Helping Your Teen Adjust to Divorce

by Gary Gilles

Divorce is hard for everyone in the family but especially difficult for children

Children and divorce don’t mix well. No matter how common divorce becomes in our society it will never be okay with kids. Children need security. And there is no better way for them to get it than to know that their mother and father love one another and them unconditionally. The problem with divorce is that it fractures the security in the parent-child relationship. It takes what used to be predictable and turns it into a giant question mark.

Divorce is never easy for a child regardless of their age, but the teen years pose special challenges. Adolescence is already a time of turmoil. The average teenager is trying to cope with body changes, hormones, peer pressures, the opposite sex, acne, and school work. Add the break-up of the family to that mix and their world can feel like it is crumbling. Their struggles are often compounded by a reluctance to talk about their feelings. If they do open up they may demand answers to difficult questions surrounding the divorce that you’re not ready to divulge. Amid this whirlwind of confusion it might be tempting to treat your teen as an adult, capable of solving his or her own problems. But in reality your teen desperately needs you during this time of transition.

Teenage typhoon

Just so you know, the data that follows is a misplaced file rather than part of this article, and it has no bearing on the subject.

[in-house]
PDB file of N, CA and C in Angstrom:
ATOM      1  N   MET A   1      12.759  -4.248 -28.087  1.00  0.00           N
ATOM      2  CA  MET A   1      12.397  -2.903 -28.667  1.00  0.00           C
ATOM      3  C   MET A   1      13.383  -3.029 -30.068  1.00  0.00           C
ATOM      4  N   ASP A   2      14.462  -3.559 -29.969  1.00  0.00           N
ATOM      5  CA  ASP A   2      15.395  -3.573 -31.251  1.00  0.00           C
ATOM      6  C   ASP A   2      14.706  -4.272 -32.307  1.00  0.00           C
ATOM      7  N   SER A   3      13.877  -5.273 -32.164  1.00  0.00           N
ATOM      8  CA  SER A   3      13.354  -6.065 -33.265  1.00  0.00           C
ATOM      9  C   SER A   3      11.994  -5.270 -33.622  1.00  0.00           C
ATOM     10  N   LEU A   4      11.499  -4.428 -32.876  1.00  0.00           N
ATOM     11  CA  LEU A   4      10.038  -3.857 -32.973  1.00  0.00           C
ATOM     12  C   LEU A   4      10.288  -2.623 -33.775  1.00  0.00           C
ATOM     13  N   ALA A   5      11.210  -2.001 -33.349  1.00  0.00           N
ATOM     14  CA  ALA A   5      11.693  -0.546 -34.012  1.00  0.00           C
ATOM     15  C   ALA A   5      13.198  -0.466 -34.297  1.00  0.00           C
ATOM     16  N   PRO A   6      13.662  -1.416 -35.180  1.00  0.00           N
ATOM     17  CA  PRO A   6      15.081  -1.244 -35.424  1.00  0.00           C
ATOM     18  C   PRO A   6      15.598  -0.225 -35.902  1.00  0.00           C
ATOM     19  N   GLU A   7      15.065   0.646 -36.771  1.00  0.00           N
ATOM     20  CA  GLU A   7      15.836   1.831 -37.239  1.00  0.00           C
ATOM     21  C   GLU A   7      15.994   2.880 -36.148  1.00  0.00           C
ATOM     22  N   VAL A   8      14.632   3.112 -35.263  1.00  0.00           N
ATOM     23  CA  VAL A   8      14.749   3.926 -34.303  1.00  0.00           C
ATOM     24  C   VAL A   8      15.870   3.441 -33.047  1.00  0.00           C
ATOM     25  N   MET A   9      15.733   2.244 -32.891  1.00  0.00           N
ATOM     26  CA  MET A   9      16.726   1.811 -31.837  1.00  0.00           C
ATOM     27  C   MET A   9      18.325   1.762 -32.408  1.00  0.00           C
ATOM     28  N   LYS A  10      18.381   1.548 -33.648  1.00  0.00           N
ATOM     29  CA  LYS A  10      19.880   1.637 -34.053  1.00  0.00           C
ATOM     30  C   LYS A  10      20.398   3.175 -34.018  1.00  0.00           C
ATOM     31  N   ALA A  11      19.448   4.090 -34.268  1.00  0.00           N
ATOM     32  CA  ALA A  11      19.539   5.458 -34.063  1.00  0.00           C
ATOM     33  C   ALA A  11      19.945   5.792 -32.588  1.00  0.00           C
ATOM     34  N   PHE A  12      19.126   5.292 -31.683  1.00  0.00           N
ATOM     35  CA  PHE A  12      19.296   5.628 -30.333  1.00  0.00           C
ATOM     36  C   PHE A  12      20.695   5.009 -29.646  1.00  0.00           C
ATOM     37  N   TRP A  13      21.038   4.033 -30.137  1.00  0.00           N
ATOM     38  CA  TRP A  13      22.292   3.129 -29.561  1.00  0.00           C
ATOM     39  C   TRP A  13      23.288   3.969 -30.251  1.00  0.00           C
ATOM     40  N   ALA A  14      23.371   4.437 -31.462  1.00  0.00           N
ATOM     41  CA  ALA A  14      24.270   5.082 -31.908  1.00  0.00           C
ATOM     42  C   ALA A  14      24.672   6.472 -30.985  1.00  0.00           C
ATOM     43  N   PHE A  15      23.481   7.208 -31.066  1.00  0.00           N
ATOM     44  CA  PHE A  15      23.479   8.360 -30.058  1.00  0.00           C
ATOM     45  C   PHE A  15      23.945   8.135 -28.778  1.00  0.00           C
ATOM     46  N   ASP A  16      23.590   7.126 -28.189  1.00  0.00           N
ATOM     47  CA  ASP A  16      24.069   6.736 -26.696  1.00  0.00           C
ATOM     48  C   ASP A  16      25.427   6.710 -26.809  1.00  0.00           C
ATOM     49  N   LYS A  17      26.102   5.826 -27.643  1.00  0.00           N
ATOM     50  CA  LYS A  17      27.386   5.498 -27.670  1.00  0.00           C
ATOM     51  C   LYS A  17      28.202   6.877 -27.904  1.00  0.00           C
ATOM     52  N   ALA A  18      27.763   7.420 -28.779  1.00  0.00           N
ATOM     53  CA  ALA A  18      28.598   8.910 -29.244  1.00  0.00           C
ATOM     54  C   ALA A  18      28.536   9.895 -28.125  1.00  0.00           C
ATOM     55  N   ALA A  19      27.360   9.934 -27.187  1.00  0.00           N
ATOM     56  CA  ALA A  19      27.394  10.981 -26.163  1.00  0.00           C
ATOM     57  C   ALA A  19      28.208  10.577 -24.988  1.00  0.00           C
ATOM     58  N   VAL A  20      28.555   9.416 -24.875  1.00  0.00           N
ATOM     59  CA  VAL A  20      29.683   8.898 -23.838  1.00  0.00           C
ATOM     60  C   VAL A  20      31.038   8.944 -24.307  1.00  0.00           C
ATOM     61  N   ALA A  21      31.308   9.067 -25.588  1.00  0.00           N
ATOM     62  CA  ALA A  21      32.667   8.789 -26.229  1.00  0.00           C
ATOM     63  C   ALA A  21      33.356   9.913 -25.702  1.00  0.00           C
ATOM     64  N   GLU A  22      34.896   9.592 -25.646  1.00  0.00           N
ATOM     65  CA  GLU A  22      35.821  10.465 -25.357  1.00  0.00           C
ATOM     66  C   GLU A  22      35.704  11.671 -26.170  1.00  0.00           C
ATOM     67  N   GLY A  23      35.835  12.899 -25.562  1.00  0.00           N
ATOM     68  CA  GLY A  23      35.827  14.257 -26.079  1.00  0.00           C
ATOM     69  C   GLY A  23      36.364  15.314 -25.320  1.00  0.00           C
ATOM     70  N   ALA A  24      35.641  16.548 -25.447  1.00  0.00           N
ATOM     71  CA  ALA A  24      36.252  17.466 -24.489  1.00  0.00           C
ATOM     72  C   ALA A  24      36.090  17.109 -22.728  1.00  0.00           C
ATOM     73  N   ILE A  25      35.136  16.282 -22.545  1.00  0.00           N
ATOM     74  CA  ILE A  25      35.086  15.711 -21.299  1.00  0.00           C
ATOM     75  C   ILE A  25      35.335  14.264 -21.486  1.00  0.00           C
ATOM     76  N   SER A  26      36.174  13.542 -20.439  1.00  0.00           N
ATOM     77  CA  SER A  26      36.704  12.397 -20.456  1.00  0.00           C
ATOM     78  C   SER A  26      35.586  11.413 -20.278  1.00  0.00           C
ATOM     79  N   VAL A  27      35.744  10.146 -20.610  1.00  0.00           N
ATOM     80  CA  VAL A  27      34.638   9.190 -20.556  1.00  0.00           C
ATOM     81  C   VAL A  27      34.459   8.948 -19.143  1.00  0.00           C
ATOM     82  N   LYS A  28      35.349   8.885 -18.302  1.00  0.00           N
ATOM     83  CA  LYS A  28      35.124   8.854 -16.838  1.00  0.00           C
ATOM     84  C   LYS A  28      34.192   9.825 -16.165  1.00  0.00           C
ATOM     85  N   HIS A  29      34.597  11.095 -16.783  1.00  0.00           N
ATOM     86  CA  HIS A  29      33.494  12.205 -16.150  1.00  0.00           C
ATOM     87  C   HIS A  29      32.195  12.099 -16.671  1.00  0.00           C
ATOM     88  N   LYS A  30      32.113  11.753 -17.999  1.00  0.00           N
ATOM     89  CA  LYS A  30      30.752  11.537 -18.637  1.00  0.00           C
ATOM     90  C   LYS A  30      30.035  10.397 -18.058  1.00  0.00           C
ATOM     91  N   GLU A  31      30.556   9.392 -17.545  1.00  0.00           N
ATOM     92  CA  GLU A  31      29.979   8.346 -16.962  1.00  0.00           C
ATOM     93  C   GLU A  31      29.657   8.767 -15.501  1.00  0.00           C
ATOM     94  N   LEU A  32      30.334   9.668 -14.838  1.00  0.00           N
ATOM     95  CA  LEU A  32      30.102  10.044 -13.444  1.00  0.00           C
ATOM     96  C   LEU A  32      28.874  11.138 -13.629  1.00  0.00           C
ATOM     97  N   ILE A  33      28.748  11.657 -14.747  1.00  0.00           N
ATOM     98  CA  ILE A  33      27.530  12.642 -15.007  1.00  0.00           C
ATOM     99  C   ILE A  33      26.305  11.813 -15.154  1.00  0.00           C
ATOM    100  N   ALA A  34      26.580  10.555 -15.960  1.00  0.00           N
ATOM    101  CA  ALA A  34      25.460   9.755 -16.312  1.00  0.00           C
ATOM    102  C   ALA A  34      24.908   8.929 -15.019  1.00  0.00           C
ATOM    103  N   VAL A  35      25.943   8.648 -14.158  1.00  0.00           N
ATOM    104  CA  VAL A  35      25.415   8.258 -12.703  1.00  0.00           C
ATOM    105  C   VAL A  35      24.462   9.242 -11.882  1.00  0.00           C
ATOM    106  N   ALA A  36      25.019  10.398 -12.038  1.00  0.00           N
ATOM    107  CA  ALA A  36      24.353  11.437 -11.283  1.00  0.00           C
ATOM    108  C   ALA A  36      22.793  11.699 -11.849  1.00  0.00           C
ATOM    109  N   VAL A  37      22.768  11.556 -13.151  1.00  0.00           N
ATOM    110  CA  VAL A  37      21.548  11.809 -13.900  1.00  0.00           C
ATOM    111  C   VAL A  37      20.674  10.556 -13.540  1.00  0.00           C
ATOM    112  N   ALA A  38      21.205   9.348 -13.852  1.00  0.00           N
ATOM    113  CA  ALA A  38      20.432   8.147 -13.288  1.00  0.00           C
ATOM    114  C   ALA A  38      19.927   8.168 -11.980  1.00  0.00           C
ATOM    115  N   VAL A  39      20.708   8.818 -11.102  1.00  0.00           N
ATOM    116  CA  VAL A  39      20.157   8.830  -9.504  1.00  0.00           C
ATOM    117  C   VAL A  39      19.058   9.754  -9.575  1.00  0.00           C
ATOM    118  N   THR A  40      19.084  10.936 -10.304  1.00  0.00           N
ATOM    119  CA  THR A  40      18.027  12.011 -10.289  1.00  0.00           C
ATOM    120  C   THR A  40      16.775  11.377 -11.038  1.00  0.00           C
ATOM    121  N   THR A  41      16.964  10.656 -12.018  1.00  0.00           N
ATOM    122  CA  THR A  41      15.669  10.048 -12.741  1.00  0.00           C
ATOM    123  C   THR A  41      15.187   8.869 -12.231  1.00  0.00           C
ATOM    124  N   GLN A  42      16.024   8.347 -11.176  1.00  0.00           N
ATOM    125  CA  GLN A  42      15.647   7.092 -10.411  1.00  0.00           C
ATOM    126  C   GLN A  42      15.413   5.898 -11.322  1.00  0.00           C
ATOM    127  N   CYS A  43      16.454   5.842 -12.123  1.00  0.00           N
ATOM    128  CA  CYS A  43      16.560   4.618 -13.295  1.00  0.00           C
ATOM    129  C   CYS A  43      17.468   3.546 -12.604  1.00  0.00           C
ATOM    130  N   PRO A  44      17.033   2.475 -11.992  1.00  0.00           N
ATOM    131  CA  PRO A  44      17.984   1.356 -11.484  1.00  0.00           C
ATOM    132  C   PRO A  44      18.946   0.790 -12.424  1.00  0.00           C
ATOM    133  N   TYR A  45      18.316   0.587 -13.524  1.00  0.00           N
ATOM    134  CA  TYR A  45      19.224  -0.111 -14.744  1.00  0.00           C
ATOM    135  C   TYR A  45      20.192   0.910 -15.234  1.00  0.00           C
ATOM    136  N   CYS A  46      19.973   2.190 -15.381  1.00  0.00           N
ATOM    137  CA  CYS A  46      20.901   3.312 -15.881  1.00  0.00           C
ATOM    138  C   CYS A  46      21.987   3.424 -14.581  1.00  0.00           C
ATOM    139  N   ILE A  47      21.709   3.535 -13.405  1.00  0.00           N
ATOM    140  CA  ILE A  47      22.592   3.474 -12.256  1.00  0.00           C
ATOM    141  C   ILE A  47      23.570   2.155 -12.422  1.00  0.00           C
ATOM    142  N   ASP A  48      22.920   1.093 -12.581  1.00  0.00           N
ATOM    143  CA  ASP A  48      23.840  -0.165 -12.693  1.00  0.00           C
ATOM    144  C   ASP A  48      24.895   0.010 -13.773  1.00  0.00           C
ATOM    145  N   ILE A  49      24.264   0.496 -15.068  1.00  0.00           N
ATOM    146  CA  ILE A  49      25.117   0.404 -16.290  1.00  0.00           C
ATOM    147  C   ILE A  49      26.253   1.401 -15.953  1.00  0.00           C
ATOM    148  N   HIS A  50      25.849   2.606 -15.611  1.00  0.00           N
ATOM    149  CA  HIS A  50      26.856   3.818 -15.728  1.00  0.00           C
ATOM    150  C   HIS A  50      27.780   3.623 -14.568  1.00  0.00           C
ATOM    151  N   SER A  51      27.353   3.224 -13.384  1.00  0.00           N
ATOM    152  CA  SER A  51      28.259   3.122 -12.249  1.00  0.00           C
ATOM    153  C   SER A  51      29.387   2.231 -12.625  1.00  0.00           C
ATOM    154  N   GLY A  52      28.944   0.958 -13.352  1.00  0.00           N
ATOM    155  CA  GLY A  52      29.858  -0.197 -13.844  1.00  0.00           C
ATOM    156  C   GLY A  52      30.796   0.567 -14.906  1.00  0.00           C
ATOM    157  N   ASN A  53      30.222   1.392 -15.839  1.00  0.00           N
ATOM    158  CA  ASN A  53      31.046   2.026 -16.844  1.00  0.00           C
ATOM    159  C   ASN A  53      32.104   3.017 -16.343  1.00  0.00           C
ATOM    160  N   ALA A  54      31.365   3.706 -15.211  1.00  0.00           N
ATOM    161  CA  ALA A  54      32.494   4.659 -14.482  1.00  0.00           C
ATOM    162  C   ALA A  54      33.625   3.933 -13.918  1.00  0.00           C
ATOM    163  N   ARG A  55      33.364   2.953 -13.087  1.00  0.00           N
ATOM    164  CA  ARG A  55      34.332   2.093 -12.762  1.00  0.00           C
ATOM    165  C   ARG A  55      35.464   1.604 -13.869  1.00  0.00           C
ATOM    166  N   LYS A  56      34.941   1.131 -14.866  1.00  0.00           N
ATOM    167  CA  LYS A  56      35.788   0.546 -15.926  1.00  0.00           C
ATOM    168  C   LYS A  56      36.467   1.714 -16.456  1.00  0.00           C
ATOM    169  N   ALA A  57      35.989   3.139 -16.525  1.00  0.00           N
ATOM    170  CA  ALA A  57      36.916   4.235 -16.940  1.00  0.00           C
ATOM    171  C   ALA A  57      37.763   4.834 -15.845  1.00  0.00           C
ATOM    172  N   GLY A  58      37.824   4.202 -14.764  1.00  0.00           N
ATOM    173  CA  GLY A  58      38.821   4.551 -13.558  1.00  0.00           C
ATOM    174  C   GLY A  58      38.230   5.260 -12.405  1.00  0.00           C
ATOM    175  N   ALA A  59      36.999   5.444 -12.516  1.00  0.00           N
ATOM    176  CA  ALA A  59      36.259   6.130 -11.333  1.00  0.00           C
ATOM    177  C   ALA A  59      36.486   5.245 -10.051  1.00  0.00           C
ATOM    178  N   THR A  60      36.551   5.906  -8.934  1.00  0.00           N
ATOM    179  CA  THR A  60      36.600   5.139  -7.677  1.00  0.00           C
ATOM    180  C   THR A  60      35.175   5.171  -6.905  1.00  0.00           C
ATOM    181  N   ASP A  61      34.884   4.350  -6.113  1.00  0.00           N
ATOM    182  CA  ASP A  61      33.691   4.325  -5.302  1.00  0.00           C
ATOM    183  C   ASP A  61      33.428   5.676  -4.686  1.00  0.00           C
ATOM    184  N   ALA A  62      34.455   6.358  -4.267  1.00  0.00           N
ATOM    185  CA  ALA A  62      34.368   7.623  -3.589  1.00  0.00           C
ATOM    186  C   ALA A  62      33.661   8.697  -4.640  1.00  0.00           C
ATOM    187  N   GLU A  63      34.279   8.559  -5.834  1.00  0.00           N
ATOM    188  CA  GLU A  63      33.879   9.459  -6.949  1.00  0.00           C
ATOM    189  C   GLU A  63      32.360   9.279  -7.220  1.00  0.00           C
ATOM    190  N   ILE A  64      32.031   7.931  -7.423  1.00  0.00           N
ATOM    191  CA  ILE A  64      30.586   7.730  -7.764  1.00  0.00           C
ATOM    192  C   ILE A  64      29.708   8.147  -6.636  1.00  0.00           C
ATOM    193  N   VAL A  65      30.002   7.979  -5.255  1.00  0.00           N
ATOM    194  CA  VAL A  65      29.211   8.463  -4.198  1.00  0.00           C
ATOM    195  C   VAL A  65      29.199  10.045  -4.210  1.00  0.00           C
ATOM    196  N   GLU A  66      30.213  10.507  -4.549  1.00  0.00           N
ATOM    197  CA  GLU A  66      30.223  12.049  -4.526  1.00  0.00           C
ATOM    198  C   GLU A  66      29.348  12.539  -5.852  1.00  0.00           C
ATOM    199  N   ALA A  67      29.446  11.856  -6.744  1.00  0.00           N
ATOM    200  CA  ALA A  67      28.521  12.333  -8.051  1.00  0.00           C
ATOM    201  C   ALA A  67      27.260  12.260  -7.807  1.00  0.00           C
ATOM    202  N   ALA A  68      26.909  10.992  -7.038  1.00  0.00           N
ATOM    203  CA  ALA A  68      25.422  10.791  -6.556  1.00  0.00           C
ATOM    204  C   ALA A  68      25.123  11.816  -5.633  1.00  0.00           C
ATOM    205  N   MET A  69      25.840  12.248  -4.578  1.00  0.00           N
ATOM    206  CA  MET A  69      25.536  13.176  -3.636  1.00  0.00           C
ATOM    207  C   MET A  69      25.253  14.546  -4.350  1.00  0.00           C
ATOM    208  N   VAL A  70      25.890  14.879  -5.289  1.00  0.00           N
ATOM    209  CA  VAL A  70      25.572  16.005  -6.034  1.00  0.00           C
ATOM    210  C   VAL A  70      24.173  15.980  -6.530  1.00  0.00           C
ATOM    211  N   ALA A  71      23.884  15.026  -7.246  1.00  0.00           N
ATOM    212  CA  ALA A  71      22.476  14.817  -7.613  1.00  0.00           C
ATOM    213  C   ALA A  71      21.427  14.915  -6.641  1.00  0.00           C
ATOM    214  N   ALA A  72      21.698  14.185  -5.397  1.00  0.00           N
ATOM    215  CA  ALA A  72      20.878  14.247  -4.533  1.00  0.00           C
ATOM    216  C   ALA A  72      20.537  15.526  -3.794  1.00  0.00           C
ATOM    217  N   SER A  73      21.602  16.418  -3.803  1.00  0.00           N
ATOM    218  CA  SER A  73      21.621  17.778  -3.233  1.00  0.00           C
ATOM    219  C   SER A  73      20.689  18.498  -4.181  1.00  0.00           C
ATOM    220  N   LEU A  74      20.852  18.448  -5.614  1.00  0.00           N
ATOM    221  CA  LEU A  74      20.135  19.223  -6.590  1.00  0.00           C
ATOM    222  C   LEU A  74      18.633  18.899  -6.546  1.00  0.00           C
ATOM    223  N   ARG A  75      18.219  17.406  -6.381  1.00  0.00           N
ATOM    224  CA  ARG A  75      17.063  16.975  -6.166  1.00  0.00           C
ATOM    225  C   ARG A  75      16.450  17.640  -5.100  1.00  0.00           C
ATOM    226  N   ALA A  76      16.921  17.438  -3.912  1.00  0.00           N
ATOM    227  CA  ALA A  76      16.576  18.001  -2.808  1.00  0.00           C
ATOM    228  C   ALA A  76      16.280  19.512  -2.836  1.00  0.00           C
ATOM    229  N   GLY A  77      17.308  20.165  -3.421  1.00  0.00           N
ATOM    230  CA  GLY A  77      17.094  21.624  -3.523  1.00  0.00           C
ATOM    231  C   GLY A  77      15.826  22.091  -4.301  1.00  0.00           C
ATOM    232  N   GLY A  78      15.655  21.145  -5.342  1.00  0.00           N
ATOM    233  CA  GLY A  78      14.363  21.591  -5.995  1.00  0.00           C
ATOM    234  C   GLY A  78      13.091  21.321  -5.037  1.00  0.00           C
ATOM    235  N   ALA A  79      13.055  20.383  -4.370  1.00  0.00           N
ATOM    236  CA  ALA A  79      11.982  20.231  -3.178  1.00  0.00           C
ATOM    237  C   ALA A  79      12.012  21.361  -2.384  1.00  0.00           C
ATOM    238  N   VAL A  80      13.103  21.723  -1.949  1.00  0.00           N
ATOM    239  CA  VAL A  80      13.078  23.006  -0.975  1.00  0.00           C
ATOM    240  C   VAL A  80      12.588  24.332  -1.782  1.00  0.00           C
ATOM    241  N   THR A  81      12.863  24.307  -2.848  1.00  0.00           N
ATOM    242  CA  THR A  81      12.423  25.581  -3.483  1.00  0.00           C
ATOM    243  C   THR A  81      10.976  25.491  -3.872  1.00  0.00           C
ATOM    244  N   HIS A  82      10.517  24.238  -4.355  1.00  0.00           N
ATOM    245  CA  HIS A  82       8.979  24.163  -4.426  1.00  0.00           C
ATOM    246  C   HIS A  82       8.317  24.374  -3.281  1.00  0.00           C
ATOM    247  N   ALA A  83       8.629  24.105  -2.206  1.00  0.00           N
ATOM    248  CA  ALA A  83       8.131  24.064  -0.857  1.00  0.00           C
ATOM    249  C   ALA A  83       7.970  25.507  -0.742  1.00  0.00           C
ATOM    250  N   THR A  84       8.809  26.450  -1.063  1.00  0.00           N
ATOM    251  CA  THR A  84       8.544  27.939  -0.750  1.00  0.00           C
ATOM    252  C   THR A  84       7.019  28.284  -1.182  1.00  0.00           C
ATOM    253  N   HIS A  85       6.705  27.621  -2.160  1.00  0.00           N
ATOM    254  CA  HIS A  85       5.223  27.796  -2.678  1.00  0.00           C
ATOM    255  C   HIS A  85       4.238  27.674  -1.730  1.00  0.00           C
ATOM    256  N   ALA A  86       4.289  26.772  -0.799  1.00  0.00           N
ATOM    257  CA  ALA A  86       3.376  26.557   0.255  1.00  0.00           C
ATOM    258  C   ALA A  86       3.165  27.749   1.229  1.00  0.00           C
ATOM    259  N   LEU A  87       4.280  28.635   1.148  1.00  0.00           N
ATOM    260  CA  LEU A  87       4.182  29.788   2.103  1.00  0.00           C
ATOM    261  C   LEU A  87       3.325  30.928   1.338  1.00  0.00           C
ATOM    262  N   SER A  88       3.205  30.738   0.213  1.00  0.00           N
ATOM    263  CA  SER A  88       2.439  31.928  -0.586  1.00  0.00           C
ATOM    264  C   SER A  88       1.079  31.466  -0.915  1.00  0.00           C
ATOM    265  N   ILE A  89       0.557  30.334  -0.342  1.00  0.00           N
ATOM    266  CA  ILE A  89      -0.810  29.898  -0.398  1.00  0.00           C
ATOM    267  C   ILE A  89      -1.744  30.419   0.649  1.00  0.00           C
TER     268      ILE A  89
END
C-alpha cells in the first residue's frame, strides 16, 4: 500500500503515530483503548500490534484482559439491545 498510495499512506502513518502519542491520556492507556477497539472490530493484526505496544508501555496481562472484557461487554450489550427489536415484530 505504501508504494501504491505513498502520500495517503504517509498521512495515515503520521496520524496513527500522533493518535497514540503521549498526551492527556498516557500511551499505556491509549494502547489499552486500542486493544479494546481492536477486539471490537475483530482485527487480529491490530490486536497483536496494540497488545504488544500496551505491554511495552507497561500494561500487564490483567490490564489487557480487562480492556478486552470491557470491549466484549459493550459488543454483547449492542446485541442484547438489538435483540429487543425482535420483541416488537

Your teen looks to you for stability and guidance amid the turbulent storms of adolescence. The ending of a marriage turns a normal adolescent storm into a typhoon and calls into question whether anyone will be there to help him navigate these treacherous waters. But safe passage for your teenager depends a great deal on the way you handle the divorce and the type of encouragement you offer your teen.

Healthy adolescent adjustment to divorce requires you and your teenager to work together. Your job is to step into their shoes; see your divorce from their perspective. Their job is to be honest with themselves and you about their struggle with the divorce.

Specific ways to accomplish each of your jobs include:

  • Encouraging them to talk about their feelings
  • Giving them permission to be a teenager and not an adult
  • Working with your former spouse to be co-parents

Opening up

Your teenager probably understands why you got a divorce and on the surface may appear to take it in stride. But don’t believe this masquerade. Your teen almost assuredly has a large pool of emotions swirling inside her about the divorce and the many changes it brings for her life. These emotions might include sadness, anger, loneliness, or depression. Some kids act these emotions out through attention seeking behavior while others turn the emotion inward and withdraw from nearly everyone around them. Neither leads to a healthy adjustment.

The best option is to help your teenager talk about their feelings. Putting feelings into words unlocks the painful and often confusing emotion that is often stored up inside them. It helps them make sense out of things that seem senseless. It adds clarity and perspective. It also enlightens you to their struggles and allows you to show support, empathy and care.

Teens vary greatly in their ability and willingness to open up to parents. Some will talk if they sense you are truly interested. Others may refuse to talk openly with you because they are angry and want to punish you.

And some teens need answers before they will talk. They need to know the truth about what “really” caused the marriage to end, why it couldn’t be worked out, etc. Tough questions demand honest answers if you want your teen to trust you. Most are old enough to understand issues like “affairs” or other unpleasant topics that you would rather avoid. Be honest, use age-appropriate terms, but leave out details that might cause them greater confusion or pain or reflect negatively on your ex-spouse.